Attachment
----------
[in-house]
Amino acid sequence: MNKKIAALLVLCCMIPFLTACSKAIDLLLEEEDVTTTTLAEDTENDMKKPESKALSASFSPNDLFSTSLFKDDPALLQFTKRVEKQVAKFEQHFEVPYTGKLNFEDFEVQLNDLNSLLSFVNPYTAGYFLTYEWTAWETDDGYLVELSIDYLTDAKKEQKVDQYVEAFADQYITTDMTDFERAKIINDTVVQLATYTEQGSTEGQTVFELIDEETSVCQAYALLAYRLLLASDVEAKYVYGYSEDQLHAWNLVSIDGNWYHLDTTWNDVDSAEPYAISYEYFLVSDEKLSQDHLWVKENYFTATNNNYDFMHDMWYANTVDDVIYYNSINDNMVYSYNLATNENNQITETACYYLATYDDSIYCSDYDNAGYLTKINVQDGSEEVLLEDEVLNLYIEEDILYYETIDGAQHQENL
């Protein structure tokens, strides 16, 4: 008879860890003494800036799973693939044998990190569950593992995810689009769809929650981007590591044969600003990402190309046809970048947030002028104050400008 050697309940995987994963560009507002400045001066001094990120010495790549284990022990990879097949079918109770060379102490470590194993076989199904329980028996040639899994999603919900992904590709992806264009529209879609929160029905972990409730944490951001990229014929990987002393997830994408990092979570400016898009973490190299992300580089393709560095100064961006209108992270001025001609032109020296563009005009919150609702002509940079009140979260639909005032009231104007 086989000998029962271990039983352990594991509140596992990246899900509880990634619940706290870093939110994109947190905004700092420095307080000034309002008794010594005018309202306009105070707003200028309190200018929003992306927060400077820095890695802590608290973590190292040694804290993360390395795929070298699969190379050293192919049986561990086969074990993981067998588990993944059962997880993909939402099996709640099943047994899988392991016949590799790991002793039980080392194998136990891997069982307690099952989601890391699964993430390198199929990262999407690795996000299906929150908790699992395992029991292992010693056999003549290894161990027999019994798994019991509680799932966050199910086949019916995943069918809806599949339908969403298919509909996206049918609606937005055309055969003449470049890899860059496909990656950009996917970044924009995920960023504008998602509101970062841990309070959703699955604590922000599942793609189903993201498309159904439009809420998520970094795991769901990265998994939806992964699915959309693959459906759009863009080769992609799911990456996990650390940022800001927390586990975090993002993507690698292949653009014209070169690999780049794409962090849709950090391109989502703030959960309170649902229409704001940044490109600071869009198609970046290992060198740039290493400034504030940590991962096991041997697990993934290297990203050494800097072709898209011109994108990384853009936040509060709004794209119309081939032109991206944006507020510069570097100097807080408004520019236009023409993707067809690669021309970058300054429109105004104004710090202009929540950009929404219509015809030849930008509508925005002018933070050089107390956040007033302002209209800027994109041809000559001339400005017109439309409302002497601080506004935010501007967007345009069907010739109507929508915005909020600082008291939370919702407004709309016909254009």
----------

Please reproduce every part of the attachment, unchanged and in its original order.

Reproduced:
[in-house]
Amino acid sequence: MNKKIAALLVLCCMIPFLTACSKAIDLLLEEEDVTTTTLAEDTENDMKKPESKALSASFSPNDLFSTSLFKDDPALLQFTKRVEKQVAKFEQHFEVPYTGKLNFEDFEVQLNDLNSLLSFVNPYTAGYFLTYEWTAWETDDGYLVELSIDYLTDAKKEQKVDQYVEAFADQYITTDMTDFERAKIINDTVVQLATYTEQGSTEGQTVFELIDEETSVCQAYALLAYRLLLASDVEAKYVYGYSEDQLHAWNLVSIDGNWYHLDTTWNDVDSAEPYAISYEYFLVSDEKLSQDHLWVKENYFTATNNNYDFMHDMWYANTVDDVIYYNSINDNMVYSYNLATNENNQITETACYYLATYDDSIYCSDYDNAGYLTKINVQDGSEEVLLEDEVLNLYIEEDILYYETIDGAQHQENL
């Protein structure tokens, strides 16, 4: 008879860890003494800036799973693939044998990190569950593992995810689009769809929650981007590591044969600003990402190309046809970048947030002028104050400008 050697309940995987994963560009507002400045001066001094990120010495790549284990022990990879097949079918109770060379102490470590194993076989199904329980028996040639899994999603919900992904590709992806264009529209879609929160029905972990409730944490951001990229014929990987002393997830994408990092979570400016898009973490190299992300580089393709560095100064961006209108992270001025001609032109020296563009005009919150609702002509940079009140979260639909005032009231104007 086989000998029962271990039983352990594991509140596992990246899900509880990634619940706290870093939110994109947190905004700092420095307080000034309002008794010594005018309202306009105070707003200028309190200018929003992306927060400077820095890695802590608290973590190292040694804290993360390395795929070298699969190379050293192919049986561990086969074990993981067998588990993944059962997880993909939402099996709640099943047994899988392991016949590799790991002793039980080392194998136990891997069982307690099952989601890391699964993430390198199929990262999407690795996000299906929150908790699992395992029991292992010693056999003549290894161990027999019994798994019991509680799932966050199910086949019916995943069918809806599949339908969403298919509909996206049918609606937005055309055969003449470049890899860059496909990656950009996917970044924009995920960023504008998602509101970062841990309070959703699955604590922000599942793609189903993201498309159904439009809420998520970094795991769901990265998994939806992964699915959309693959459906759009863009080769992609799911990456996990650390940022800001927390586990975090993002993507690698292949653009014209070169690999780049794409962090849709950090391109989502703030959960309170649902229409704001940044490109600071869009198609970046290992060198740039290493400034504030940590991962096991041997697990993934290297990203050494800097072709898209011109994108990384853009936040509060709004794209119309081939032109991206944006507020510069570097100097807080408004520019236009023409993707067809690669021309970058300054429109105004104004710090202009929540950009929404219509015809030849930008509508925005002018933070050089107390956040007033302002209209800027994109041809000559001339400005017109439309409302002497601080506004935010501007967007345009069907010739109507929508915005909020600082008291939370919702407004709309016909254009």